How to Be Emotionally Supportive

Support comes in many forms.

You might offer physical support to someone having trouble standing or walking, or financial support to a loved one in a tight spot.

Other kinds of support are important, too. People in your life like family members, friends, and even close co-workers, can help lift you up emotionally by offering social and emotional support.

What it is
People show emotional support for others by offering genuine encouragement, reassurance, and compassion. This might include things like verbal expressions of sympathy or physical gestures of affection.

Emotional support can come from other sources, too — religious or spiritual sources, community activities, or even your pets. Whatever form it takes, this support can improve anyone’s outlook and general wellness.

Some people have a knack for being emotionally supportive, but this skill doesn’t come naturally to everyone.

You can develop these skills, though, with a little practice. Keep reading for 13 tips on providing quality emotional support to anyone in your life.

When you want to provide emotional support to someone you care about, asking a few questions is a great place to start.

“How can I support you?” can sometimes work, but it’s not always the best approach.

While good intentions lie behind questions like these, they sometimes fail to have the impact you desire.

People don’t always know what they want or need, especially in the middle of a difficult situation. So, this question can be so broad it leaves someone unsure how to reply.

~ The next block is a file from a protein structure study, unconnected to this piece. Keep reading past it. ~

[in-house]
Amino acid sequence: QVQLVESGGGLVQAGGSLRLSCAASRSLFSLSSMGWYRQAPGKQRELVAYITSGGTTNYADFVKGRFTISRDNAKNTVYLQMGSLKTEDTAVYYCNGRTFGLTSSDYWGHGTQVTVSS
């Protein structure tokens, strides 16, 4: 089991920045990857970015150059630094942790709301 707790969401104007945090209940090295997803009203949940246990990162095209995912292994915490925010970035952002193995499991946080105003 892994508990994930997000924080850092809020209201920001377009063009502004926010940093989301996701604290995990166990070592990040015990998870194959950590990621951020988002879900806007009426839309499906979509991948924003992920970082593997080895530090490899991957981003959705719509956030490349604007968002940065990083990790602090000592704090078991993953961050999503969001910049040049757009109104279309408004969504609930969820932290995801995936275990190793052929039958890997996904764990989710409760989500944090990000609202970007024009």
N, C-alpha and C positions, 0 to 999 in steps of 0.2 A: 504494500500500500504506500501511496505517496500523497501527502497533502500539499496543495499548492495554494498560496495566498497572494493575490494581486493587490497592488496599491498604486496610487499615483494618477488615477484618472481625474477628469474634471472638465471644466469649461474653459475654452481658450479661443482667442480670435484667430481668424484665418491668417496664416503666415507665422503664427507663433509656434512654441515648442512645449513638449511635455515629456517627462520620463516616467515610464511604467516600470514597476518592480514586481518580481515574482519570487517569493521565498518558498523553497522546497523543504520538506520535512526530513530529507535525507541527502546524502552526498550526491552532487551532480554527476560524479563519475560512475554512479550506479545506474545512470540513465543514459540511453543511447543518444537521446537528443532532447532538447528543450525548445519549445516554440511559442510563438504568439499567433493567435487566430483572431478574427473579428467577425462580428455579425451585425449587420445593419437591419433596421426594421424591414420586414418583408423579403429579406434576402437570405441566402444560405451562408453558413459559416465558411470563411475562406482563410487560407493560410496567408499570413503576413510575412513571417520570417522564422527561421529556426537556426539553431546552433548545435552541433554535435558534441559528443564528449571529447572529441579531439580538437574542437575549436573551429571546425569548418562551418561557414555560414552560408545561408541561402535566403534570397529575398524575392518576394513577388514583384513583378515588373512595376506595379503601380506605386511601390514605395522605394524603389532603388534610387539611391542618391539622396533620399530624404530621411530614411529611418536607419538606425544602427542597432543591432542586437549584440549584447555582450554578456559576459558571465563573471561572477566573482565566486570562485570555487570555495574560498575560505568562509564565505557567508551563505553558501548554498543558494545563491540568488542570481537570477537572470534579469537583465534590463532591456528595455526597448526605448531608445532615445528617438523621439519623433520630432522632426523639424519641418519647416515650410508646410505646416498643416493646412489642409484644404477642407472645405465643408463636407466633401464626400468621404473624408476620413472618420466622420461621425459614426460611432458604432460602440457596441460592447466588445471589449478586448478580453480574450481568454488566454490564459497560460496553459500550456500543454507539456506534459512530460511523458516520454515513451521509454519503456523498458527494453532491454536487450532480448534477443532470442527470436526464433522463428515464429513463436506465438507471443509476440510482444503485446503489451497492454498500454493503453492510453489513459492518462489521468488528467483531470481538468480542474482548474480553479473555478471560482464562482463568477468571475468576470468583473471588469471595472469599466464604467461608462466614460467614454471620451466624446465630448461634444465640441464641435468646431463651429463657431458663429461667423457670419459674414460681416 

Instead, try asking questions tailored to a situation or the person’s state of mind, such as:

“You seem a little upset today. Would you like to talk about it?”
“I know your boss was giving you a tough time. How have you been holding up?”
If you know someone has faced some challenges and aren’t sure how to open a conversation, try starting with some general questions, such as, “What’s been happening in your life lately?”

… and listen
It’s not enough to simply ask questions. Listening actively, or empathically, is another important part of providing emotional support.

When you really listen to someone, you give them your full attention. Show interest in their words by:

displaying open body language, like turning your body toward them, relaxing your face, or keeping your arms and legs uncrossed

  • avoiding distractions, like playing with your phone or thinking about other things you need to do
  • nodding along with their words or making noises of agreement instead of interrupting
  • asking for clarification when you don’t understand something
  • summarizing what they’ve said to show you have a good grasp of the situation
  • Using good listening skills shows others you care about what they’re going through. For someone
  • who’s struggling, knowing that someone else has heard their pain can make a big difference.

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